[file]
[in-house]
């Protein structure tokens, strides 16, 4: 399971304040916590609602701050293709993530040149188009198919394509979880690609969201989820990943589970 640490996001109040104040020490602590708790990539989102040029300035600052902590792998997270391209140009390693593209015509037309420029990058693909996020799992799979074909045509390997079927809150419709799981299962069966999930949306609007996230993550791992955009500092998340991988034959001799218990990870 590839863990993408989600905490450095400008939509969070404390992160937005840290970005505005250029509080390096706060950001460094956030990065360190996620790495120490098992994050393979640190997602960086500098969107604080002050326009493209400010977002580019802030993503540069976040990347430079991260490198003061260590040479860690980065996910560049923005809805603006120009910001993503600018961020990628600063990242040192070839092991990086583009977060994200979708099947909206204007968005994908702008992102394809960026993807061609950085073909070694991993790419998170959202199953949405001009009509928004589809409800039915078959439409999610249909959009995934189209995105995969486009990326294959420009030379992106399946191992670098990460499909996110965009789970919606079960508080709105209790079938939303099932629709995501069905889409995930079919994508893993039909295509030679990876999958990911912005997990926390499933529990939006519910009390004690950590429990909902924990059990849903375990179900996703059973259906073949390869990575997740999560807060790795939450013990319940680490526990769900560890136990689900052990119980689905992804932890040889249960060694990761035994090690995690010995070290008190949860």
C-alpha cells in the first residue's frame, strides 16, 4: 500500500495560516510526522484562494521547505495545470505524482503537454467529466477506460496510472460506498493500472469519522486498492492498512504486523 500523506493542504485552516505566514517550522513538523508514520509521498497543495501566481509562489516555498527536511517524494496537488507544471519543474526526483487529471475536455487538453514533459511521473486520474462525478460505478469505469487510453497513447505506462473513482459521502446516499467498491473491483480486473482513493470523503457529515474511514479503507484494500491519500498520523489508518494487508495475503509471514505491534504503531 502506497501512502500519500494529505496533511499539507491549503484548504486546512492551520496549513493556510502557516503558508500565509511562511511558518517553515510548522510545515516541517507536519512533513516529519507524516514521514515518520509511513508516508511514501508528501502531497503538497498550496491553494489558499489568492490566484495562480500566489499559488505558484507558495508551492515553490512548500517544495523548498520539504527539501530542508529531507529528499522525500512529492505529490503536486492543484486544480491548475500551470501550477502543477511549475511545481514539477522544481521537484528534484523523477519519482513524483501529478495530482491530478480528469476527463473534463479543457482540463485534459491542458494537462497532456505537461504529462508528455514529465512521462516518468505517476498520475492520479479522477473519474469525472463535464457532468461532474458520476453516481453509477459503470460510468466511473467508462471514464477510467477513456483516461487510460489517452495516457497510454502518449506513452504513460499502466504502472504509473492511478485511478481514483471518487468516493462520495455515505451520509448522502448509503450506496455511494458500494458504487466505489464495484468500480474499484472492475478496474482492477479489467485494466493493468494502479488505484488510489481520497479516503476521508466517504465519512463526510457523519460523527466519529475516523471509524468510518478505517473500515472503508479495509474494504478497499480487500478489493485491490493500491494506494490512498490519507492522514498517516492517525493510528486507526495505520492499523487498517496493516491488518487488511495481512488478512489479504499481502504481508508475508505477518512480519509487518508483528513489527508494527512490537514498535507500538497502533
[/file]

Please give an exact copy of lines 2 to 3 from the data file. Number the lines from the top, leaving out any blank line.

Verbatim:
């Protein structure tokens, strides 16, 4: 399971304040916590609602701050293709993530040149188009198919394509979880690609969201989820990943589970 640490996001109040104040020490602590708790990539989102040029300035600052902590792998997270391209140009390693593209015509037309420029990058693909996020799992799979074909045509390997079927809150419709799981299962069966999930949306609007996230993550791992955009500092998340991988034959001799218990990870 590839863990993408989600905490450095400008939509969070404390992160937005840290970005505005250029509080390096706060950001460094956030990065360190996620790495120490098992994050393979640190997602960086500098969107604080002050326009493209400010977002580019802030993503540069976040990347430079991260490198003061260590040479860690980065996910560049923005809805603006120009910001993503600018961020990628600063990242040192070839092991990086583009977060994200979708099947909206204007968005994908702008992102394809960026993807061609950085073909070694991993790419998170959202199953949405001009009509928004589809409800039915078959439409999610249909959009995934189209995105995969486009990326294959420009030379992106399946191992670098990460499909996110965009789970919606079960508080709105209790079938939303099932629709995501069905889409995930079919994508893993039909295509030679990876999958990911912005997990926390499933529990939006519910009390004690950590429990909902924990059990849903375990179900996703059973259906073949390869990575997740999560807060790795939450013990319940680490526990769900560890136990689900052990119980689905992804932890040889249960060694990761035994090690995690010995070290008190949860």
C-alpha cells in the first residue's frame, strides 16, 4: 500500500495560516510526522484562494521547505495545470505524482503537454467529466477506460496510472460506498493500472469519522486498492492498512504486523 500523506493542504485552516505566514517550522513538523508514520509521498497543495501566481509562489516555498527536511517524494496537488507544471519543474526526483487529471475536455487538453514533459511521473486520474462525478460505478469505469487510453497513447505506462473513482459521502446516499467498491473491483480486473482513493470523503457529515474511514479503507484494500491519500498520523489508518494487508495475503509471514505491534504503531 502506497501512502500519500494529505496533511499539507491549503484548504486546512492551520496549513493556510502557516503558508500565509511562511511558518517553515510548522510545515516541517507536519512533513516529519507524516514521514515518520509511513508516508511514501508528501502531497503538497498550496491553494489558499489568492490566484495562480500566489499559488505558484507558495508551492515553490512548500517544495523548498520539504527539501530542508529531507529528499522525500512529492505529490503536486492543484486544480491548475500551470501550477502543477511549475511545481514539477522544481521537484528534484523523477519519482513524483501529478495530482491530478480528469476527463473534463479543457482540463485534459491542458494537462497532456505537461504529462508528455514529465512521462516518468505517476498520475492520479479522477473519474469525472463535464457532468461532474458520476453516481453509477459503470460510468466511473467508462471514464477510467477513456483516461487510460489517452495516457497510454502518449506513452504513460499502466504502472504509473492511478485511478481514483471518487468516493462520495455515505451520509448522502448509503450506496455511494458500494458504487466505489464495484468500480474499484472492475478496474482492477479489467485494466493493468494502479488505484488510489481520497479516503476521508466517504465519512463526510457523519460523527466519529475516523471509524468510518478505517473500515472503508479495509474494504478497499480487500478489493485491490493500491494506494490512498490519507492522514498517516492517525493510528486507526495505520492499523487498517496493516491488518487488511495481512488478512489479504499481502504481508508475508505477518512480519509487518508483528513489527508494527512490537514498535507500538497502533